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Black Voltage (The Daughter: I, a Woman Part III)
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by Jay Seaver

"aka I, a Woman 3 aka The Daughter, aka Who Knows What Else"
1 stars

I want to know how this movie came to be dubbed "Black Voltage", a name which promises some sort of action or sci-fi element as opposed to this bit of... Well, melodrama, I guess. It's not porn, I don't think, since despite the nudity and the sex-centricity, you never see any penetration. "Erotica" sounds smarter and more exciting than this actually is, though I'm sure screenwriter Peer Guldbrandsen and director Mac Ahlberg thought they were saying something important about race and sex. Unfortunately, no-one involved in the movie seems to be any good at their jobs.

Well, that's not fair. Inger Sundh manages to do a decent job of looking pretty throughout, though she's as awful as the rest of the cast when something a little more demanding is called for. It's not just the cast, though - the writing, direction, production design, photography, and editing are all atrocious.

The story, near as I can follow it, is that the protagonist of the previous two "I, A Woman" movies (though played by a different actress) now works as a nurse in a research hospital and has a 17-year-old daughter (Sundh), who arrives home from boarding school early and sees mother and her married boss going at it. In what is either an incredible coincidence or a response to a request, a young, black, American resident at the hospital meets her in a club, gets into a fight for daring to touch a nice white Danish girl, and winds up taking her home where his lesbian sister (who is a go-go dancer at this club) takes a liking to her.

At least, I think that's about the size of it, because it's quite possible that this is the worst-edited movie of all time. Early on, I figured that maybe the reels had been put together in the wrong order, or that since this was an old, second-hand print, there were just pieces missing. But the ineptitude was so pervasive, and such a constant factor throughout, that I figured, no, this is just a poorly put together movie. For example, that bit with Stephen (the young American) meeting Brithe (the girl) in the club and getting into a fight actually seems to happen twice. It's not a repeated reel, because the second time has a bigger fight, but the second time also seems like the first time the two meet. Maybe it's a flashback; I suppose that's a possibility. But if it is, why the heck do they come back to this place?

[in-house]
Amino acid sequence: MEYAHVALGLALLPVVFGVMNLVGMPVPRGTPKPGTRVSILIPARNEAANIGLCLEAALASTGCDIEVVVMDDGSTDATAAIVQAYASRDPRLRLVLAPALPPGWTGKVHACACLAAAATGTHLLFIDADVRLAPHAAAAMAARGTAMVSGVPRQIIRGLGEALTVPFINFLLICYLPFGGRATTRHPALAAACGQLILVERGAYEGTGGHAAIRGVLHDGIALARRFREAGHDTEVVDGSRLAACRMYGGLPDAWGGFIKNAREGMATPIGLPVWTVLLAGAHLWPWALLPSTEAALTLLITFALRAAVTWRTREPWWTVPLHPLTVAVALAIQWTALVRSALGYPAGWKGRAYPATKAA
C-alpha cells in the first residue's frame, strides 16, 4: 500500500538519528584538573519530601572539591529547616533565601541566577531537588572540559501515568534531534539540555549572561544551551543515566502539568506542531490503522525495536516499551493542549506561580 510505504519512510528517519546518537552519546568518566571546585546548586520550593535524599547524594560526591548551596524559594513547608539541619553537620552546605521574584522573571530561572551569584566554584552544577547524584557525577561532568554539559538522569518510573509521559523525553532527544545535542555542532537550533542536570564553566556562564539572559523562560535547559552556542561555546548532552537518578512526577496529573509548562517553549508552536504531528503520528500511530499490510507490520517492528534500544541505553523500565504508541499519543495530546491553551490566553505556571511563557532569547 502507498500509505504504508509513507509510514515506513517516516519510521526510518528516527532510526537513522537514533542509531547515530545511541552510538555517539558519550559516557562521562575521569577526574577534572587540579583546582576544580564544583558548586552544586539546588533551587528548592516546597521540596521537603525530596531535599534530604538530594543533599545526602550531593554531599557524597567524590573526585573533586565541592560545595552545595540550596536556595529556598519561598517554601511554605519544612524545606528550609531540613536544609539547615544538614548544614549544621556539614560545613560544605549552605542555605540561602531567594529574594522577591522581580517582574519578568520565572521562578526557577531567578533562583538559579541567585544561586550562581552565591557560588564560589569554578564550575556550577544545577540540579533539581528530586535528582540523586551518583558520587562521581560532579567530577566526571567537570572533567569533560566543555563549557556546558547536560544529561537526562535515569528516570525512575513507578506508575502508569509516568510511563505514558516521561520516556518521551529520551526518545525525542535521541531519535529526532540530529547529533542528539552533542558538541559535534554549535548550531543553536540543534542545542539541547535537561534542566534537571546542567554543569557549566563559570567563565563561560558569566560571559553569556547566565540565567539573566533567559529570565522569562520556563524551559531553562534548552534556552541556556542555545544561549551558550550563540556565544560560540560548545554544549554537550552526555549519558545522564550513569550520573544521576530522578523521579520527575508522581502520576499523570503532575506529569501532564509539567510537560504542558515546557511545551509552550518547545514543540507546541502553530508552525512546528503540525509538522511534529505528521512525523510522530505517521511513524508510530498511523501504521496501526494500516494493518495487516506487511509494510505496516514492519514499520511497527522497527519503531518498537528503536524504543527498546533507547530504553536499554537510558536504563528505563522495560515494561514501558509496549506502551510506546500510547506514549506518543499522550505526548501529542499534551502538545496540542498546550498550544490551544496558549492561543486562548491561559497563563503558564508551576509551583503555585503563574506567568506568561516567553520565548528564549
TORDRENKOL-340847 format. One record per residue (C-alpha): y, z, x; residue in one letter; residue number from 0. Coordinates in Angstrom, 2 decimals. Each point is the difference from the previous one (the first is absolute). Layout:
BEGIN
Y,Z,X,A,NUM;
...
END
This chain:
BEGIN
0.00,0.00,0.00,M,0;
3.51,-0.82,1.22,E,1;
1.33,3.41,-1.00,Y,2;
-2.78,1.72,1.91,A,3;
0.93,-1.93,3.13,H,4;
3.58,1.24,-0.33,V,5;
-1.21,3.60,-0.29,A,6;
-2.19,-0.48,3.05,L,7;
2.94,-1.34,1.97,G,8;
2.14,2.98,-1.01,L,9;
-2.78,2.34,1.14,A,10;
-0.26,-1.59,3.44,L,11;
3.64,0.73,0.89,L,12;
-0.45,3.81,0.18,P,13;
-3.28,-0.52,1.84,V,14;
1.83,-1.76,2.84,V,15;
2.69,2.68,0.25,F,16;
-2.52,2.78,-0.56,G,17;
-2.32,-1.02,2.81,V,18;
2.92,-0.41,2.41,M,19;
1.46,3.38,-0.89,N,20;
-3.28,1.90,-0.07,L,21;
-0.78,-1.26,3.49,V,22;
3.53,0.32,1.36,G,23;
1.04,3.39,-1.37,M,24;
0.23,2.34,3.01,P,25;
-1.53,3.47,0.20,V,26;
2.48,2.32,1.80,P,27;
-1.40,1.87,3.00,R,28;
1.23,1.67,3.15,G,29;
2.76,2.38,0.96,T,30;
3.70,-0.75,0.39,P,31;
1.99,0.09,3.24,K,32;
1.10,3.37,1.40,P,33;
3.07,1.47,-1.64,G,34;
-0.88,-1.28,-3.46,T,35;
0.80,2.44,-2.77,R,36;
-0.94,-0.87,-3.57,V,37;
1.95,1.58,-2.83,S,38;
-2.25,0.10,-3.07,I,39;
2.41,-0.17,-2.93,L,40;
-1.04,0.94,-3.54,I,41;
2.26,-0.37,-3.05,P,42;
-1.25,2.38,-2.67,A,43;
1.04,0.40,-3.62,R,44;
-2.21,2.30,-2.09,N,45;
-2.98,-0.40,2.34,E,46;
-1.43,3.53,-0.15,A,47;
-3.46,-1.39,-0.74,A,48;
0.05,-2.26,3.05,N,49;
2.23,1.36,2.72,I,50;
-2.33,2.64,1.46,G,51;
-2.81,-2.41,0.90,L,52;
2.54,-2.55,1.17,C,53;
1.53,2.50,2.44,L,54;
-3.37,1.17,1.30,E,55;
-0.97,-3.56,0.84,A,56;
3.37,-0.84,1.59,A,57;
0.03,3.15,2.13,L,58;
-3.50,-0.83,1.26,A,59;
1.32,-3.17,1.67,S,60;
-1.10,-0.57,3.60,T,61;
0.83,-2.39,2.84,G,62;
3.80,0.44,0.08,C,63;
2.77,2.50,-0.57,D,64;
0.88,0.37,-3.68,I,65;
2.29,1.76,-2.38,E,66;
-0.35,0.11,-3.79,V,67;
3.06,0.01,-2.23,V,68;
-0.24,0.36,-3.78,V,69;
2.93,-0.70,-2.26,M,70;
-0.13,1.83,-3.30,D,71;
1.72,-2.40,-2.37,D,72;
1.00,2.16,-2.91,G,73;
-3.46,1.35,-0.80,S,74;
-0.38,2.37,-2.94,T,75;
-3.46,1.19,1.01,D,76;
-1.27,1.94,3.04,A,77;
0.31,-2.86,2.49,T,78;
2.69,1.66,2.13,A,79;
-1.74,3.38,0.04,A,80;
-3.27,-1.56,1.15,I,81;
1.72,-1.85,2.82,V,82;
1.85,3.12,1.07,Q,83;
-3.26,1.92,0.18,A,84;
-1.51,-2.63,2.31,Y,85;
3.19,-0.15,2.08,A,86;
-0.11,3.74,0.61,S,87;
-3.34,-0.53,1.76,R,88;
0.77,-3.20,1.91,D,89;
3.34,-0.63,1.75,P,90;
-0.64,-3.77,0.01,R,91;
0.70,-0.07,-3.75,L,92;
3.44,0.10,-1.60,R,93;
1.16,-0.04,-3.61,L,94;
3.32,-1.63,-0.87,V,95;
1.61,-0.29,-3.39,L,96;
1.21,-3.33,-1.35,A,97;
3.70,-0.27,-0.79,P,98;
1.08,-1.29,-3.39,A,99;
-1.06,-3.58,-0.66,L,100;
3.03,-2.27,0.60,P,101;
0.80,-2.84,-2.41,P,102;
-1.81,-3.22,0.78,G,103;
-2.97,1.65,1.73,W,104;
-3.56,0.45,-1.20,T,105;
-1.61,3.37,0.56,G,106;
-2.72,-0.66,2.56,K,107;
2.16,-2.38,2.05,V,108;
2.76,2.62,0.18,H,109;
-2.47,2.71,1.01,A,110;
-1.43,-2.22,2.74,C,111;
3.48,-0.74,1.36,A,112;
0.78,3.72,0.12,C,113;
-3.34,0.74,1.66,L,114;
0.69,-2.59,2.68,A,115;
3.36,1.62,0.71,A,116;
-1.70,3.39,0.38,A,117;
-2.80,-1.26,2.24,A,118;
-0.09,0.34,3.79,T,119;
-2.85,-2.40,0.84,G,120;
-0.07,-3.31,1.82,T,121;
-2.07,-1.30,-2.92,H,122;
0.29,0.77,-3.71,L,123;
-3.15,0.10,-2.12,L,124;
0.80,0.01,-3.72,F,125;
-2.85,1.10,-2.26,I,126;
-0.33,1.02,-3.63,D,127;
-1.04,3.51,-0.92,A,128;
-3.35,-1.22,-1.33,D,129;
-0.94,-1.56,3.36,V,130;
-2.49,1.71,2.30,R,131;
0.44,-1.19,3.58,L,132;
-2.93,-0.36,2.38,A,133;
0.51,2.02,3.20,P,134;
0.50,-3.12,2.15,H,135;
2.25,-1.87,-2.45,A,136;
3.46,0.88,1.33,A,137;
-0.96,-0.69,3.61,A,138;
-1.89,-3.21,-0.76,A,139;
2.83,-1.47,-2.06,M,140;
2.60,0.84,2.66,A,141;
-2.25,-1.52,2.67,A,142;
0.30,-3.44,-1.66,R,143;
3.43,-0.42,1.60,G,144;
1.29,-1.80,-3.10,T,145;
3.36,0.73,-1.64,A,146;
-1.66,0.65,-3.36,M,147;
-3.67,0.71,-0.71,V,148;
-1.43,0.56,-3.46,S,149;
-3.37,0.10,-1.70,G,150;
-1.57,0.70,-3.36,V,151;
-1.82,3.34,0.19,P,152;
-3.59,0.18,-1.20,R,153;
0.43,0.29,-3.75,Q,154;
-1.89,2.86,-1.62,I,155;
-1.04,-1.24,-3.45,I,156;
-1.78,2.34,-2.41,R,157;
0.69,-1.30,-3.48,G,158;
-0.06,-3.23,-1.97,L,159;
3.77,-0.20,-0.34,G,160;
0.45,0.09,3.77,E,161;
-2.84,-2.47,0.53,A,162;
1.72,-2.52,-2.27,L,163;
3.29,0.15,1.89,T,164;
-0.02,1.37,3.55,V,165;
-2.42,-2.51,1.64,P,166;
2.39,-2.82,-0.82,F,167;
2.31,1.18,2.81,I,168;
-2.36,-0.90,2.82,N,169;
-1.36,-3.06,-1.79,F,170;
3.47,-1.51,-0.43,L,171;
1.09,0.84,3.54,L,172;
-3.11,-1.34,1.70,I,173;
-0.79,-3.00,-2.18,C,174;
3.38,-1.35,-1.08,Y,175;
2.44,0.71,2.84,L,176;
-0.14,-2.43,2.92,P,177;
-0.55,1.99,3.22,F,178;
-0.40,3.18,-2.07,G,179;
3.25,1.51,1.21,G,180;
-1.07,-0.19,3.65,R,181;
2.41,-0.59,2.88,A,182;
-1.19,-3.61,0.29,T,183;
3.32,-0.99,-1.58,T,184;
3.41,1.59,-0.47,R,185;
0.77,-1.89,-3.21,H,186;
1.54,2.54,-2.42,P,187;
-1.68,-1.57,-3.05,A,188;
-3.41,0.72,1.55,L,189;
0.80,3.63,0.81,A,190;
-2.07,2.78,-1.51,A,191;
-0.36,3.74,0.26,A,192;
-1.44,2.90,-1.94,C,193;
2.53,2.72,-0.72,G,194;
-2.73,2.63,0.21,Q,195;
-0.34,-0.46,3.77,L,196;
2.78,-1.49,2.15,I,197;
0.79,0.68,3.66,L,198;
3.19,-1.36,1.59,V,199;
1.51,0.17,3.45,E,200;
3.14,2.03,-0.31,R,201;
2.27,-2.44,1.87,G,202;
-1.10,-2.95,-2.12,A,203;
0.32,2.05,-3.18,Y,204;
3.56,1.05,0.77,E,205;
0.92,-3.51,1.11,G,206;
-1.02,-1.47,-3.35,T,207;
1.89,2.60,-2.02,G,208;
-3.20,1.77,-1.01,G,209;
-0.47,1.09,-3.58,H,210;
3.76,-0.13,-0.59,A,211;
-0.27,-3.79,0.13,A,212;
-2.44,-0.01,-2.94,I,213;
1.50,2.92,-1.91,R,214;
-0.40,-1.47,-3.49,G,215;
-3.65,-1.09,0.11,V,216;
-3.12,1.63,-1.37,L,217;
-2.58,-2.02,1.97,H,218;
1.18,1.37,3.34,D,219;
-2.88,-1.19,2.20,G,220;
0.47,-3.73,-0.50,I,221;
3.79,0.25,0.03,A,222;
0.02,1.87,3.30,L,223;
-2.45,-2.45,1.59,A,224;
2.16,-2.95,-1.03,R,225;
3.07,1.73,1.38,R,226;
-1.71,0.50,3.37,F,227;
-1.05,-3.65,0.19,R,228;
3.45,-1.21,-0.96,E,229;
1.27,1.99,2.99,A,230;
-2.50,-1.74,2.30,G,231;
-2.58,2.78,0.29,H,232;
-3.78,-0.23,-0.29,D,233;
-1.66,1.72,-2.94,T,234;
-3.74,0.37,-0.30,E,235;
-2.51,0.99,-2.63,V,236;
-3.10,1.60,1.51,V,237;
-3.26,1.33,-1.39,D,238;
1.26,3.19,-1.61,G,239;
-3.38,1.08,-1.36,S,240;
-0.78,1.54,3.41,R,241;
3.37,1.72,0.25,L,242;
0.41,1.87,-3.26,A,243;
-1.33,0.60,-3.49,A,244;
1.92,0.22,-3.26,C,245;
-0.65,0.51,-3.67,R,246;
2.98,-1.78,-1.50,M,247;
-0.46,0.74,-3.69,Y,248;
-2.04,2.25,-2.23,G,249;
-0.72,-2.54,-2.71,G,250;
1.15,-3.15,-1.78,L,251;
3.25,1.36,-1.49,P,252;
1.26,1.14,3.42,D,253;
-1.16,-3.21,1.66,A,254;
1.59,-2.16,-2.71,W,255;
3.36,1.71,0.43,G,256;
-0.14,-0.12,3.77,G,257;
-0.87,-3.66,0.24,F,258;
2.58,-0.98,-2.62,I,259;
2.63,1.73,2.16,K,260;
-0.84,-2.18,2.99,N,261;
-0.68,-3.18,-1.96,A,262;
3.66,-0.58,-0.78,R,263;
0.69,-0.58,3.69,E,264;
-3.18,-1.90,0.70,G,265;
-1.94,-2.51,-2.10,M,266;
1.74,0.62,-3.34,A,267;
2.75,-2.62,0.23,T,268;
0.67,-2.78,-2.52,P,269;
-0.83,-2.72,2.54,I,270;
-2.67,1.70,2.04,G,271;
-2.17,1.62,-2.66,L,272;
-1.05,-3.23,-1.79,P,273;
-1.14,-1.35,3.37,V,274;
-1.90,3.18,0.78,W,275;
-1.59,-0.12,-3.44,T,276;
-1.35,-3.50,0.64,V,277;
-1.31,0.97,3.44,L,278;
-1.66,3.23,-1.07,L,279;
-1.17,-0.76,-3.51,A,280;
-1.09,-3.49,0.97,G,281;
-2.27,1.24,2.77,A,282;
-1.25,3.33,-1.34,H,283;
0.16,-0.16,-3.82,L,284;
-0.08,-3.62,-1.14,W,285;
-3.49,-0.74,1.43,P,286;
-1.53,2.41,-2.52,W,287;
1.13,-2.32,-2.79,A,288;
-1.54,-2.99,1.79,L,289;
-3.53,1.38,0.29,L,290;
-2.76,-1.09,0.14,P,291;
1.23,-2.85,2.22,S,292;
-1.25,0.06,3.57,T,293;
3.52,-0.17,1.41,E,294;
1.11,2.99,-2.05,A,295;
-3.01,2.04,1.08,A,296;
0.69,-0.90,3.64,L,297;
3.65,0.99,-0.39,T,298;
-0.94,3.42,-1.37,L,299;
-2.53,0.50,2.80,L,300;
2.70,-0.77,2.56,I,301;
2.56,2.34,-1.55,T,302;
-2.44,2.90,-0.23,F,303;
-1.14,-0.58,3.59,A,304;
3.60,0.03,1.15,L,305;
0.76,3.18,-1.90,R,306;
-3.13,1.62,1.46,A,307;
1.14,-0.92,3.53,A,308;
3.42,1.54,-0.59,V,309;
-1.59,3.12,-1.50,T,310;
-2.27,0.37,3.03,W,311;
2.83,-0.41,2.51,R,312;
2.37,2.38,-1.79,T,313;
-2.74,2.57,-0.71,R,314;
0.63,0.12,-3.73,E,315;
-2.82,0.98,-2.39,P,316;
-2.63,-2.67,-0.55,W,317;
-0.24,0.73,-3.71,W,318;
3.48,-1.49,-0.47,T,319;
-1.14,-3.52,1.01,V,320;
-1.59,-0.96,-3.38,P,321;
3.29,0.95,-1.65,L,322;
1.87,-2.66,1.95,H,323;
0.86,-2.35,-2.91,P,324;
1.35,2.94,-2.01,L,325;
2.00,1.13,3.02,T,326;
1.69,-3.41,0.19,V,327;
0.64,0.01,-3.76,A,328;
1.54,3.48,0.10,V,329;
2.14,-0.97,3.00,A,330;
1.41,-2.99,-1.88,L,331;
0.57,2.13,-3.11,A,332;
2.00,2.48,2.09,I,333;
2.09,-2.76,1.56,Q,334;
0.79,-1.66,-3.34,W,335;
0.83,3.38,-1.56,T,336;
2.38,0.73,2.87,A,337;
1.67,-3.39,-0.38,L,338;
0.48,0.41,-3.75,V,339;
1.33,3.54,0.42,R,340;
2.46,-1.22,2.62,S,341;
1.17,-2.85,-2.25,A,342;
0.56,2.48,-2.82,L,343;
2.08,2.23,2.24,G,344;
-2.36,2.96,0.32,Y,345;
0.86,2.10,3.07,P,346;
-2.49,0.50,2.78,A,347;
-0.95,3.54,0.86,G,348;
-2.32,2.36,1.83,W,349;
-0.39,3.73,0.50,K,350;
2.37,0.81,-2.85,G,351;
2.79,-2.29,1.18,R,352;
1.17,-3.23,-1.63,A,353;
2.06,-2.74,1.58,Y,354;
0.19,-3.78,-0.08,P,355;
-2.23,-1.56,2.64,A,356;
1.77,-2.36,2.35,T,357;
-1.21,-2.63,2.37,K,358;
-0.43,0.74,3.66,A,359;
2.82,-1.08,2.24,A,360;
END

And it's not even that sexy. Birthe is a well-constructed girl, but she's so innocent and confused that the power imbalance between her and basically everyone she meets is off-putting. She seems to be pushed from hating sex to liking girls to loving Stephen without any effort. Meanwhile, everyone occasionally stops to say extremely sincere things about how free Denmark is, or how nice it would be for black people to not be persecuted, or how parents screw them up. The sincerity of the characters is not in question, but since it often feels like a dialogue break between nude scenes, it's more than kind of laughable.

And laugh we did. I've mentioned before that certain movies that play the midnight show at the Coolidge are much more fun with the crowd than they would be by oneself at home - the idea of sitting alone in my living room watching this movie makes me feel sort of ashamed, actually. But I want to stress that this does not make Black Voltage a good movie even under those circumstance, for it is a cruel, mocking laughter meant to reassure oneself and the people nearby that one is better than this piece of junk.

Also, it has nothing relating to electricity whatsoever; I wondered if a title card from another movie had been attached, or if, perhaps, in 1970 "voltage" was some sort of _euphamism_.

link directly to this review at http://www.hollywoodbitchslap.com/review.php?movie=10747&reviewer=371
originally posted: 09/06/04 09:24:33
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  02-Sep-1970 (NR)



Directed by
  Mac Ahlberg

Written by
  Peer Guldbrandsen

  Gun Falck
  Inger Sundh
  Klaus Pagh
  Tom Scott
  Ellen Faison
  Bent Warburg

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